I love old Purdeys, and when I take a look at the one you see here, I remember why. When this side-by-side was made around 1869, centerfire, breechloading shotguns like it were the latest-and-greatest thing. Even though its Henry Jones Screw-Grip Action looks primitive to us today, it was cutting-edge back then.
But even though this Purdey was built with the latest features from its era, it retains the understated, elegant looks that had made James Purdey’s firearms famous and that would define them throughout the 1800s and up to today.
The back-action, island locks on this gun are one of the features that make it special. So is the engraving, probably cut by Purdey’s house engraver at that time: James Lucas. The chiseled fences are also nice, and so is the teardrop shape to the triggerguard. What a gun!
Gavin Gardiner is an expert on British and European sporting arms, and he holds some of the world’s best gun auctions. Check out this video to see some of his insights into engraving patterns and styles. (BTW: The intros to all of Gavin’s videos always make me smile).
Keith Thomas is one of the world’s top engravers. Check out the P.V. Nelson shotgun you see here to see why Thomas’s rose & scroll patterns are considered to be some of the finest ever cut.
Thomas began his engraving career in 1964 as an apprentice with Holland & Holland. In 1975, he went out on his own and since then he engraved guns for most of the world’s top gunmakers, including Boss & Co, W. W. Greener, Hartmann & Weiss, and A. A. Brown.
Last April at the 2017 Southern Side By Side Spring Classic I had the good fortune to meet Keith Thomas, one of the world’s top gun engravers. Thomas began his engraving career in 1964 as an apprentice with Holland & Holland. He stayed with that famous London firm until he went own in 1975.
Since then, he has worked for most of the work’s top gunmakers, including, including Boss & Co, W. W. Greener, Hartmann & Weiss, Asprey, Peter V. Nelson, Watson Bros, and A. A. Brown.
The Hartmann & Weiss you see here features his work and is a great example of why Thomas’s rose & scroll patterns are considered to be among the finest ever.
A best-quality shotgun with minimal engraving is a bold creation.
Engraving can make or break shotgun. Done right, it adds to a shotgun’s overall beauty. Done wrong, it calls too much attention to itself by garish, crude, or just plain ugly.
Engraving can also hide the crisper details of a gun, Like a sheet tossed over a chair. The proud roundness of the fences and the curves of the action — stuff like this gets a little lost under bouquets of flowers and the swirls of scrollwork. Less-than-perfect craftsmanship can also be obscured with by the same flourishes.
When you take away the engraving, you take away all these possibilities. That’s why this Piotti Monaco caught my eye. If you take a looks at it, you’ll see what I mean. Here’s more info about the gun from the seller:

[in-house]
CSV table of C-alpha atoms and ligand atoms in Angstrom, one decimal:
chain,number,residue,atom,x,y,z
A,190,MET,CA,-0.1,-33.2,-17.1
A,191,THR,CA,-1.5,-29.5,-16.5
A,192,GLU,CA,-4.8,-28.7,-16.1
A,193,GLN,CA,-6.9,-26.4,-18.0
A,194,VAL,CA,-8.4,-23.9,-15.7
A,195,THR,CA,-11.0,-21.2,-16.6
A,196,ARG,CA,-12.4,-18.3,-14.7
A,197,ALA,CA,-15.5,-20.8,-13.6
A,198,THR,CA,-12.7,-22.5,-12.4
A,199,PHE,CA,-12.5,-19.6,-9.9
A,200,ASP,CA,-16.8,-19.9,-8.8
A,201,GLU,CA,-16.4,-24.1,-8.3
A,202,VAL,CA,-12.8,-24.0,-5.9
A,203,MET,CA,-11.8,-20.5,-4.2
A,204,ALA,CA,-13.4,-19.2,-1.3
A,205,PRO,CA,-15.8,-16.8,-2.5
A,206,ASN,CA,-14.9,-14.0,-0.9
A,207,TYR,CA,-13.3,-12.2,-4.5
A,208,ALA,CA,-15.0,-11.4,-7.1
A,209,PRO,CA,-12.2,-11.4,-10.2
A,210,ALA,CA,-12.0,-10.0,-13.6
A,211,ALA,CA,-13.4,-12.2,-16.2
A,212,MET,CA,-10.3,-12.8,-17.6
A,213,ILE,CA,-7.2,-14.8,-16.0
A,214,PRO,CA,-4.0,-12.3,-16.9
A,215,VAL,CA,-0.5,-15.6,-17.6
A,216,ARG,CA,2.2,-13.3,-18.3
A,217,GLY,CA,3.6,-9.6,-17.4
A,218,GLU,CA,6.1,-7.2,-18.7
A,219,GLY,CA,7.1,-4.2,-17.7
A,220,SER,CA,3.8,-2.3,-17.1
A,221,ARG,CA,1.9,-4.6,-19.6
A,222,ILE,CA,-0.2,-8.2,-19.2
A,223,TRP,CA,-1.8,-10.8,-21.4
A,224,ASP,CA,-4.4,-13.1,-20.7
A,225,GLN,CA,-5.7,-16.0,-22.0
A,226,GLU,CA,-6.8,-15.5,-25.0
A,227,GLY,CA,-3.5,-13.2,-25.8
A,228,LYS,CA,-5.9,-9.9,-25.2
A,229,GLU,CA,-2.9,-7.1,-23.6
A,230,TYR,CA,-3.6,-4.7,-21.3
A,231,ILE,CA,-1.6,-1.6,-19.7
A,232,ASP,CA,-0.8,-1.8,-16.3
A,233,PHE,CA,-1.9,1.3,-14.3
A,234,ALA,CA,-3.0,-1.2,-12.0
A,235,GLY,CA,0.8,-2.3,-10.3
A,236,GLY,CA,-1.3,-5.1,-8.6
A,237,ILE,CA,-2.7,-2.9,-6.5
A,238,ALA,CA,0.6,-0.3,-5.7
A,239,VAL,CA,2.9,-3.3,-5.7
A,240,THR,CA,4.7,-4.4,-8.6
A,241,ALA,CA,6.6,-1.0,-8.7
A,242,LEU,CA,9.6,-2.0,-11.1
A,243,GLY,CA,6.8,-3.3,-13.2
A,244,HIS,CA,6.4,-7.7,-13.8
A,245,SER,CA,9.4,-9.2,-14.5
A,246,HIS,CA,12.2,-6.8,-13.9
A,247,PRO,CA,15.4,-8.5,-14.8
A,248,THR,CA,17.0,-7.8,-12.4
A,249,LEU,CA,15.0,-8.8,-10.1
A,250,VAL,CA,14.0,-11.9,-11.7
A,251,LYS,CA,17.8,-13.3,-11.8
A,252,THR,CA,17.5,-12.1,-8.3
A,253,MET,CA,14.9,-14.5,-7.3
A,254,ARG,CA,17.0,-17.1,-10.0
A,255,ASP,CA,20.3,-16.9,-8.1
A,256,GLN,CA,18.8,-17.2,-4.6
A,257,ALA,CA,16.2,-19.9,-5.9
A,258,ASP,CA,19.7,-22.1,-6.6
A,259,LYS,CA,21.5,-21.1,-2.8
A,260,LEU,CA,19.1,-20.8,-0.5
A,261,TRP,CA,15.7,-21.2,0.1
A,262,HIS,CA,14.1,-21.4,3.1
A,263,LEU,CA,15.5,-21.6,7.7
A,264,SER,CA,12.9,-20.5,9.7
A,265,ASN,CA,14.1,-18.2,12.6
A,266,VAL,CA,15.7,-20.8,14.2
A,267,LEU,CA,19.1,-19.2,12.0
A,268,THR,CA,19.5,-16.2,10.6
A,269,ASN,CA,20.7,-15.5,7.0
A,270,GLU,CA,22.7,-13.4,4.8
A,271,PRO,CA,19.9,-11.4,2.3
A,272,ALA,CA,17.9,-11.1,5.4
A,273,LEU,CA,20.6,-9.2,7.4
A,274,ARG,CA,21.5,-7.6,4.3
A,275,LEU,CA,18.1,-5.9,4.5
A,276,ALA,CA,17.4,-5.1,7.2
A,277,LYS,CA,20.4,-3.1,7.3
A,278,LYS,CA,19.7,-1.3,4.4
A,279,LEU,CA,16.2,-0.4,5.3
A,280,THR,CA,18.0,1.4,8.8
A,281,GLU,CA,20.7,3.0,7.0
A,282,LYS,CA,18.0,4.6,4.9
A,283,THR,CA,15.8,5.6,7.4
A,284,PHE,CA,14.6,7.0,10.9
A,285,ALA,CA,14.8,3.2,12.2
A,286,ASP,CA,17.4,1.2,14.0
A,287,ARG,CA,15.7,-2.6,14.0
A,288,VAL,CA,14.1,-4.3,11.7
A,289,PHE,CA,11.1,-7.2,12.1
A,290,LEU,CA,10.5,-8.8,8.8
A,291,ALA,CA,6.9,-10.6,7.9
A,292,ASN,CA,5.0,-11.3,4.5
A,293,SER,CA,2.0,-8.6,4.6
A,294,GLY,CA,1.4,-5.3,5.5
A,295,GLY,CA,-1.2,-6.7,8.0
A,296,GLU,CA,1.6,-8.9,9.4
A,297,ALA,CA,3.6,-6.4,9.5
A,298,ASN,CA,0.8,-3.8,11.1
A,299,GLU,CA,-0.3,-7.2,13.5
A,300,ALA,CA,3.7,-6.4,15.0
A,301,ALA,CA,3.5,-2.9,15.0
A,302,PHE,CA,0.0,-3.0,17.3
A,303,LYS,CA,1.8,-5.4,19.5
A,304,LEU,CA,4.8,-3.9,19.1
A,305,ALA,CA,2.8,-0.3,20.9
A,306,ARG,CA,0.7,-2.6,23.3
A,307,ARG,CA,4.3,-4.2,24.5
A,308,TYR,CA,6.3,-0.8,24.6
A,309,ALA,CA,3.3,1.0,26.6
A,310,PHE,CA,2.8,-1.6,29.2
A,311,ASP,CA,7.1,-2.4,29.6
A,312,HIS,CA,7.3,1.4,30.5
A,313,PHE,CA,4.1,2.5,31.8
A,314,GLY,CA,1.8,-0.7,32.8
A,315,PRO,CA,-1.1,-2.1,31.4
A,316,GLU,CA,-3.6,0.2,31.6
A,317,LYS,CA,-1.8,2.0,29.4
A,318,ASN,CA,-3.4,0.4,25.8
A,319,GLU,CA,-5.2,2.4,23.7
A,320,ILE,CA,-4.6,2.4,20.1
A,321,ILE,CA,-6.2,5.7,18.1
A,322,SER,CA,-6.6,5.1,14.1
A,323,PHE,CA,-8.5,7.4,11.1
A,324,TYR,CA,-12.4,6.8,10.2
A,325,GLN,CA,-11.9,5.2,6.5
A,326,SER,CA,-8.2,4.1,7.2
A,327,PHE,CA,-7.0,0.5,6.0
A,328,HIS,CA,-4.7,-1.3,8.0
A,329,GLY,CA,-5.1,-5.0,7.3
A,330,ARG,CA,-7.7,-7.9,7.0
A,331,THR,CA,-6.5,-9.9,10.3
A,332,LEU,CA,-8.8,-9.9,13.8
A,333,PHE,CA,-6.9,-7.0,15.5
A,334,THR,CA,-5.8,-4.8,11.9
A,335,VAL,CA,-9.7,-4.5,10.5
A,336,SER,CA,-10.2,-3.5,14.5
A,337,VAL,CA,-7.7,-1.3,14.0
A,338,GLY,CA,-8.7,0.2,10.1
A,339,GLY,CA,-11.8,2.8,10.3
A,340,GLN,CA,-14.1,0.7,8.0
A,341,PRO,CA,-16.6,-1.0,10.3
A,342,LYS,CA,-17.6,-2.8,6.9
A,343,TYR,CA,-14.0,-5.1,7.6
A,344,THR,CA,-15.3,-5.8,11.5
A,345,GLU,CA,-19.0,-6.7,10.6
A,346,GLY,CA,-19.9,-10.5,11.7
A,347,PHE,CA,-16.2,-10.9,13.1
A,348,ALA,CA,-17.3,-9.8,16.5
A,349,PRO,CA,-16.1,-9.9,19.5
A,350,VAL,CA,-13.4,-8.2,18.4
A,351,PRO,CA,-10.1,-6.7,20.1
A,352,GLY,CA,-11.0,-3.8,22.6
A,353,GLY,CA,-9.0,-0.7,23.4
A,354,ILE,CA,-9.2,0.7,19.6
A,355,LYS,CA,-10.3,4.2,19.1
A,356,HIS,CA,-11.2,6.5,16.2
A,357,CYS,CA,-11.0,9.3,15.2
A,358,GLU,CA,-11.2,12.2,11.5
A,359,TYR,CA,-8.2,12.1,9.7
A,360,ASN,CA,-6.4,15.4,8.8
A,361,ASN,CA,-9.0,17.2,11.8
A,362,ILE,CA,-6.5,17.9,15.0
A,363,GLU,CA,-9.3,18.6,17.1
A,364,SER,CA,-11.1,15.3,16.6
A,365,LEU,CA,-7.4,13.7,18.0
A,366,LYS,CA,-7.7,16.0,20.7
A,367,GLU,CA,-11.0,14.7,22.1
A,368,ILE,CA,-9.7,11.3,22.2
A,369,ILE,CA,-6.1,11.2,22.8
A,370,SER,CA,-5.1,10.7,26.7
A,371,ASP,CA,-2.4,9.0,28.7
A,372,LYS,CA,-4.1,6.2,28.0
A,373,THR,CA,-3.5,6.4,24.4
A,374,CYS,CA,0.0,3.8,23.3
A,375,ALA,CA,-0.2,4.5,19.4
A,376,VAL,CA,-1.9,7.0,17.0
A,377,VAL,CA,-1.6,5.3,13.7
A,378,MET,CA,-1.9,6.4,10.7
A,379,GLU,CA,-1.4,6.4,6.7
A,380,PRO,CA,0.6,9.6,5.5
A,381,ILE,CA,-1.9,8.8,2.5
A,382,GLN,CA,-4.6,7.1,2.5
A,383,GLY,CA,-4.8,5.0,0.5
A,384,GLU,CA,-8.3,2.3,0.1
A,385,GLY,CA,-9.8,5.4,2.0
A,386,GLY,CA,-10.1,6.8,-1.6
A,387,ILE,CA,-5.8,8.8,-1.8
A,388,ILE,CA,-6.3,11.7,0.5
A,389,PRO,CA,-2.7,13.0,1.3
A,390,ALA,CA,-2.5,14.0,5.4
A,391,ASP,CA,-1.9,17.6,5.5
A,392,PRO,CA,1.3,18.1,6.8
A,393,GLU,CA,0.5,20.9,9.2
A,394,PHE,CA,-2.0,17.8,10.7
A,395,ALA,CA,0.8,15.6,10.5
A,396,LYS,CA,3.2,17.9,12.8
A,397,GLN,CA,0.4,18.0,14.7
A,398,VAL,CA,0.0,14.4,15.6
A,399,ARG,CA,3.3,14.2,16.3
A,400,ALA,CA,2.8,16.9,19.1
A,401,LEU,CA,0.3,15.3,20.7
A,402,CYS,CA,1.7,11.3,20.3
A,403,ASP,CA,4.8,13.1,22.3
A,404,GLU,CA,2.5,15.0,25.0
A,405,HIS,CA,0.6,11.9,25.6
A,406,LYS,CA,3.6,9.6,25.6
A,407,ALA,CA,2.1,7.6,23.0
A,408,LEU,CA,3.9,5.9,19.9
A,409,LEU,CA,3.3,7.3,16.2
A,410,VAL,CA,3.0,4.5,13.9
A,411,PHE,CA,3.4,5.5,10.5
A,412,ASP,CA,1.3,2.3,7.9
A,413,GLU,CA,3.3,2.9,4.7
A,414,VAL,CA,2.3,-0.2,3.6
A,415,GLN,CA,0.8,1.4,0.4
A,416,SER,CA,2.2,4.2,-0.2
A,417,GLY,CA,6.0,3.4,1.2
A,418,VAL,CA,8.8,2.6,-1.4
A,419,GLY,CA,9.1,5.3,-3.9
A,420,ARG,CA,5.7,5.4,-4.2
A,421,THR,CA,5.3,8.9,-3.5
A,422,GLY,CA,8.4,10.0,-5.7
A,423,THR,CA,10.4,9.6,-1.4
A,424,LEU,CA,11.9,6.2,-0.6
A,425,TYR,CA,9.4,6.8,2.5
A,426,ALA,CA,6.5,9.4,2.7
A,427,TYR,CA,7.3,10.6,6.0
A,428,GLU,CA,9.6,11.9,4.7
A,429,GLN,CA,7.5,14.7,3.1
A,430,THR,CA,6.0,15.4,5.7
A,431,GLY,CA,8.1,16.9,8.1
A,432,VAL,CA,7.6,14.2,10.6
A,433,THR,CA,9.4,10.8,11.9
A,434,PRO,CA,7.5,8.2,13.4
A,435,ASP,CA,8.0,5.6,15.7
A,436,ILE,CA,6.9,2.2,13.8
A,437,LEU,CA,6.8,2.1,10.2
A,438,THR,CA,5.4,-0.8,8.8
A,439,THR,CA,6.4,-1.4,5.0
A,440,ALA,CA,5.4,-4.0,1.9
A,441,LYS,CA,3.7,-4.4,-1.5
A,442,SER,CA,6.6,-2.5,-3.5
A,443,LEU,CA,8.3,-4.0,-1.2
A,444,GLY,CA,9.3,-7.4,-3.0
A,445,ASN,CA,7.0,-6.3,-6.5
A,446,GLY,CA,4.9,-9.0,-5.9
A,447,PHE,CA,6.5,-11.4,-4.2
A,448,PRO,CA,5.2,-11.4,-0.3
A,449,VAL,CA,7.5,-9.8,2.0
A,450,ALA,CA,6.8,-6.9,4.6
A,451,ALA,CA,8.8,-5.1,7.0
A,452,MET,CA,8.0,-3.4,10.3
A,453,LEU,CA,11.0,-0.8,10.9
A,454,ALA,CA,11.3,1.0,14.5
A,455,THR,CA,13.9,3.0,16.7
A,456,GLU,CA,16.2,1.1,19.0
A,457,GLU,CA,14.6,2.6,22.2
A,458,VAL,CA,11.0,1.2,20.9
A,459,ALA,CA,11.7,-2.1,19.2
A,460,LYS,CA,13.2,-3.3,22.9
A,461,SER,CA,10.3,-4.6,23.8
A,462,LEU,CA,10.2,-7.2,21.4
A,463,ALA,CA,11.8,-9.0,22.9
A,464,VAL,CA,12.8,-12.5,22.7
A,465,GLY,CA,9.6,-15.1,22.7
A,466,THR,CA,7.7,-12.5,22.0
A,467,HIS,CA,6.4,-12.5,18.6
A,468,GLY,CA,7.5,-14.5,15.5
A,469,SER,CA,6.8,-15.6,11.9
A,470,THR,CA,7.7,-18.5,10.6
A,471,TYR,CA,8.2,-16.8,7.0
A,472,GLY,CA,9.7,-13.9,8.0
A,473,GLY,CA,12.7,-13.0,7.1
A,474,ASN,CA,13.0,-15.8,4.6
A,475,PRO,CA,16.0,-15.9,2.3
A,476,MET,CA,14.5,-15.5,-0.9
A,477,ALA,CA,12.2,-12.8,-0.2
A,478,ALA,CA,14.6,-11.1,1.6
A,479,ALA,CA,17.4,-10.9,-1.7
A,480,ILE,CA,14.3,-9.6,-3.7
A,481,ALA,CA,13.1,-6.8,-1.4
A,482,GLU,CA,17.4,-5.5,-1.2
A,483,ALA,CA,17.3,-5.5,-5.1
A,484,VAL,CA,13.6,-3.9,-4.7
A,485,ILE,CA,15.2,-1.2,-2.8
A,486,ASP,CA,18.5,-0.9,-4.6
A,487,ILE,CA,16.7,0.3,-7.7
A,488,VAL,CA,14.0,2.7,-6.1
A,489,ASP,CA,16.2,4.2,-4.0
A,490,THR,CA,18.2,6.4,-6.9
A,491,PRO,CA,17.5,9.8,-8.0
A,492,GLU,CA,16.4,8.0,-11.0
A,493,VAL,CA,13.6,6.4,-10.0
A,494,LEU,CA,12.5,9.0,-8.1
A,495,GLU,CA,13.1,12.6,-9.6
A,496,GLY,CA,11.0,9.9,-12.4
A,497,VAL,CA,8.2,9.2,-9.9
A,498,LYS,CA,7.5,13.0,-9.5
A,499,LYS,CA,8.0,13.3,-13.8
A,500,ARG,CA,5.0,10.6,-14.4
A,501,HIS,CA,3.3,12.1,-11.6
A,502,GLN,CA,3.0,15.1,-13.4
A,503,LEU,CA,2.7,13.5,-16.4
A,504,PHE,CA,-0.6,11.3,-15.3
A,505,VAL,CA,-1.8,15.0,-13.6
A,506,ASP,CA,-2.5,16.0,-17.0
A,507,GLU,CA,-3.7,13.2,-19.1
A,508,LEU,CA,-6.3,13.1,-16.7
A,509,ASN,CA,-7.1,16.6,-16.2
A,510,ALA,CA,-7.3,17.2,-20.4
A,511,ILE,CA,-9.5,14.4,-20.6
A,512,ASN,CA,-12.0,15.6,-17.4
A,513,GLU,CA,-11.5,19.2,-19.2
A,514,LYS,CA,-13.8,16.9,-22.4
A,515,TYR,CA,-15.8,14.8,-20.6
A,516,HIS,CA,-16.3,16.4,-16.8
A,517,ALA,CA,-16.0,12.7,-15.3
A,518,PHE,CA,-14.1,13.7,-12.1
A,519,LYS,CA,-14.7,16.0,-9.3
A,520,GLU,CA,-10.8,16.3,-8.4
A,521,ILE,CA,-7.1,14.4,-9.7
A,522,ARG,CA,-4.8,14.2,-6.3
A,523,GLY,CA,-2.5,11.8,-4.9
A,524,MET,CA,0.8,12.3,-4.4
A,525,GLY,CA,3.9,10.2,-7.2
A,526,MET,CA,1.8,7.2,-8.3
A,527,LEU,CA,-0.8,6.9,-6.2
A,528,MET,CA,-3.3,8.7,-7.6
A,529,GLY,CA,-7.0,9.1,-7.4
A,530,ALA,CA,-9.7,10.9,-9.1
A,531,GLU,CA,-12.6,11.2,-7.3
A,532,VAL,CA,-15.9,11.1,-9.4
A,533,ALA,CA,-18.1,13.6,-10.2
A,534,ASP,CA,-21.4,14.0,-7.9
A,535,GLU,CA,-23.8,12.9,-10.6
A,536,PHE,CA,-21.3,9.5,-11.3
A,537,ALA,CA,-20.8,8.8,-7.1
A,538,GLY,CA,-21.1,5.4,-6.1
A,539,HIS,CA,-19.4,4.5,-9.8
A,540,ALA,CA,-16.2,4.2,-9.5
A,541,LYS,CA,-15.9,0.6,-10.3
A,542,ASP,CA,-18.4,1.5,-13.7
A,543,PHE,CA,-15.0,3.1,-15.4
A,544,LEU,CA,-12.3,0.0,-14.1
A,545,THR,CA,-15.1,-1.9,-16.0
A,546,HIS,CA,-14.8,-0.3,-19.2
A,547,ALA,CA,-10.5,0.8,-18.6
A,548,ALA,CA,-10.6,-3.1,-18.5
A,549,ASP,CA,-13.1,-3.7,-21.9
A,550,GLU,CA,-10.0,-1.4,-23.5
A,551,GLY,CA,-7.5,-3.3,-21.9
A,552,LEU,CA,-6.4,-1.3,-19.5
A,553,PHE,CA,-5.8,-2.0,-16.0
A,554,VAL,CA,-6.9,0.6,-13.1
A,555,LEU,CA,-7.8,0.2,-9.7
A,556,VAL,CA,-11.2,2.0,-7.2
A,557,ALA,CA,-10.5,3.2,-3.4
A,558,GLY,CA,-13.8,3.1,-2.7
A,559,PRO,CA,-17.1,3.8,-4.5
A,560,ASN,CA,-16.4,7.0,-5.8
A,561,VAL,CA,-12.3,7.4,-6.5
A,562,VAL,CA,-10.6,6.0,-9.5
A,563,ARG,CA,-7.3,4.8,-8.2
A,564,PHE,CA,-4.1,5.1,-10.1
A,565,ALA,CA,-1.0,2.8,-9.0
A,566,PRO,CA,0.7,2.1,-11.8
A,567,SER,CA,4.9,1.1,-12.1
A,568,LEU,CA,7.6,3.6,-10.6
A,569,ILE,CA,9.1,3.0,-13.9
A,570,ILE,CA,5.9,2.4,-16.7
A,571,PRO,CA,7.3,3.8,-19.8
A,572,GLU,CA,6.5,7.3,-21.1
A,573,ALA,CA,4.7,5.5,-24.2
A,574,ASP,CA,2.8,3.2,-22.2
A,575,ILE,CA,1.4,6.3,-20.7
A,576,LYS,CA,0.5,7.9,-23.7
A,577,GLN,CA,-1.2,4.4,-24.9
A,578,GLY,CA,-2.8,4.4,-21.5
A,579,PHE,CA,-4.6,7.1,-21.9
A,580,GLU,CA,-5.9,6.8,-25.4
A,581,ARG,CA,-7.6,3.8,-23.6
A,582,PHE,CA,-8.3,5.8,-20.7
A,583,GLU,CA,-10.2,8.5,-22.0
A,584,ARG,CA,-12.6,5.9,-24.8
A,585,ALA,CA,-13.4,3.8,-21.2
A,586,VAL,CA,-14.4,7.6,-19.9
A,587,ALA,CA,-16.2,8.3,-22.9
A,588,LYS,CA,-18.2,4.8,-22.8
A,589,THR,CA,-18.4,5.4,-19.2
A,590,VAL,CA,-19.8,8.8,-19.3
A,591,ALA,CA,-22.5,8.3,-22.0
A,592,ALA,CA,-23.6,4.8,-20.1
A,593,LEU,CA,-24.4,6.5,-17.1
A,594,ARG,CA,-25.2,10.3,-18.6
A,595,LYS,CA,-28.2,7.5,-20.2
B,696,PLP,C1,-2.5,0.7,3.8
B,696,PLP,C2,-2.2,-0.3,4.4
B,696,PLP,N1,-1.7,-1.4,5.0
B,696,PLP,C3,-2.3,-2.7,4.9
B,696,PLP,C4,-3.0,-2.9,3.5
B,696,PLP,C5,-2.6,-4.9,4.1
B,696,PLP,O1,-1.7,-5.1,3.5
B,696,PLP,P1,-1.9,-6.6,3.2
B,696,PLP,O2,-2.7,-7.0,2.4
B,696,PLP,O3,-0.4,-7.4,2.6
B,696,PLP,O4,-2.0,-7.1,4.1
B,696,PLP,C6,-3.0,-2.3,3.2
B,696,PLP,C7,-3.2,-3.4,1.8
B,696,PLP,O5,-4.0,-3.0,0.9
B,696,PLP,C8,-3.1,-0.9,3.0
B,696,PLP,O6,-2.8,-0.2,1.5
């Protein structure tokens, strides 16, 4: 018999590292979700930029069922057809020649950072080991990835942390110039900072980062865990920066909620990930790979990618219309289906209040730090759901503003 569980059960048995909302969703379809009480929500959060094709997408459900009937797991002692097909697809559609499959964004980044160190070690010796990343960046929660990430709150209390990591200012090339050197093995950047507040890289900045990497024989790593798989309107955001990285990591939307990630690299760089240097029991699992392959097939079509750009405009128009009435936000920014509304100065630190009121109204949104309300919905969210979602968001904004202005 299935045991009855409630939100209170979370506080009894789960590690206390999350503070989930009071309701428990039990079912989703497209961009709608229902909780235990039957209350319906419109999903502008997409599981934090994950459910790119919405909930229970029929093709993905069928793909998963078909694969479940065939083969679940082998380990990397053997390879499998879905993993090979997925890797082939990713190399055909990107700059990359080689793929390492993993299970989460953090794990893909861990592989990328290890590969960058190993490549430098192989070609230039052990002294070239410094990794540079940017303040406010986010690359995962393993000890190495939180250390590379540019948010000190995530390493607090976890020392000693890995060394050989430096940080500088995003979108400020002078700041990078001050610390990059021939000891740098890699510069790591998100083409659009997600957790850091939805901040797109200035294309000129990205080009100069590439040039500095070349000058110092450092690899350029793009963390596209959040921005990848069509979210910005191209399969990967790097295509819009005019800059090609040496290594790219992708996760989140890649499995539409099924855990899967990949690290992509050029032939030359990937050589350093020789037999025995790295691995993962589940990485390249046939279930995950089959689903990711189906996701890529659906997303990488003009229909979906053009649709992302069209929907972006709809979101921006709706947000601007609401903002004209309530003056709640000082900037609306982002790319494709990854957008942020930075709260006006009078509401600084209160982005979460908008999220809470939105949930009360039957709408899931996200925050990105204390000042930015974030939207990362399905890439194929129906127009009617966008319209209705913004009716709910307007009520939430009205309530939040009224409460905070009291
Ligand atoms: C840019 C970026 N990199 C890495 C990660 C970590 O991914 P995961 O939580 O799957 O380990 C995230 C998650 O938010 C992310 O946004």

PIOTTI MONACO SIDELOCK SXS 12 GAUGE: MADE 1994 CREATIVE ARTS BORDER ENGRAVED BEST QUALITY GUN 30″ HOLLAND SELF OPENER 010 AND 027 WITH FACTORY 3″ CHAMBERS SINGLE TRIGGER EJECTOR SPLINTER FOREARM ENGLISH GRIP INCREDIBLE WOOD MAKERS CASE NEW CONDITION 7LBS 9 OZ X 2 1/2 X 1 5/8 X 14 3/4 TO LEATHER COVERED PAD 1/2 REPLACEMENT COST. Price: $27,500.00
Engraving on top-quality doubles is unusual. While it’s one of the least functional features, it’s also one of the most important. Done right, engraving can make a gun (and a gunmaker); done wrong it can ruin both. London’s top firms realized this early only. To ensure that their best-quality guns featured equally impressive engraving, gunmakers paid their best engravers top wages.
James Lucas was one of these top engravers, and at the peak of his career he was earning one of the highest salaries in London gunmaking trade. He was worth it, too. From 1855 to 1915, Lucas was Purdey’s head engraver, and during that time worked with another Purdey engraver named J. Mace, Sr. to develop the fine, tight scroll work that went on to be come the “rose & scroll” pattern that defined Purdey’s doubles.
The shotgun you see here is one of James Purdey & Sons first breechloading centerfire shotguns. Made in 1867, You can see how the engraver (proably Mr Lucas himself) was working out the tight, densely-packed scrollwork that would become Purdey’s famous house style.
Engraving is one of those things that can make or break a shotgun. When it’s done right, it add to a double’s overall elegance, and pushes it to the level of a real Best gun.
Lisa Tomlin is an engraver who is a master engraver who’s an expert at doing it right. She started engraving in 1983 when she was hired by Ken Hurst. Eventually she went out on her own, working on custom knives and then firearms.
Today, she has engraved firearms for everyone from former President George H.W. Bush and General Normal Schwarzkopf to movie director/screen writer John Milius.
“Constrained by trigger and bolt and breech, the gun engraver’s canvas is hardly the size of a playing card. A few square inches with possibly another stamp-size space or two. That’s where she is asked to express the surprise flush of a pheasant, the quiver of a pointing dog’s flank, the thunder of an elephant scenting danger…”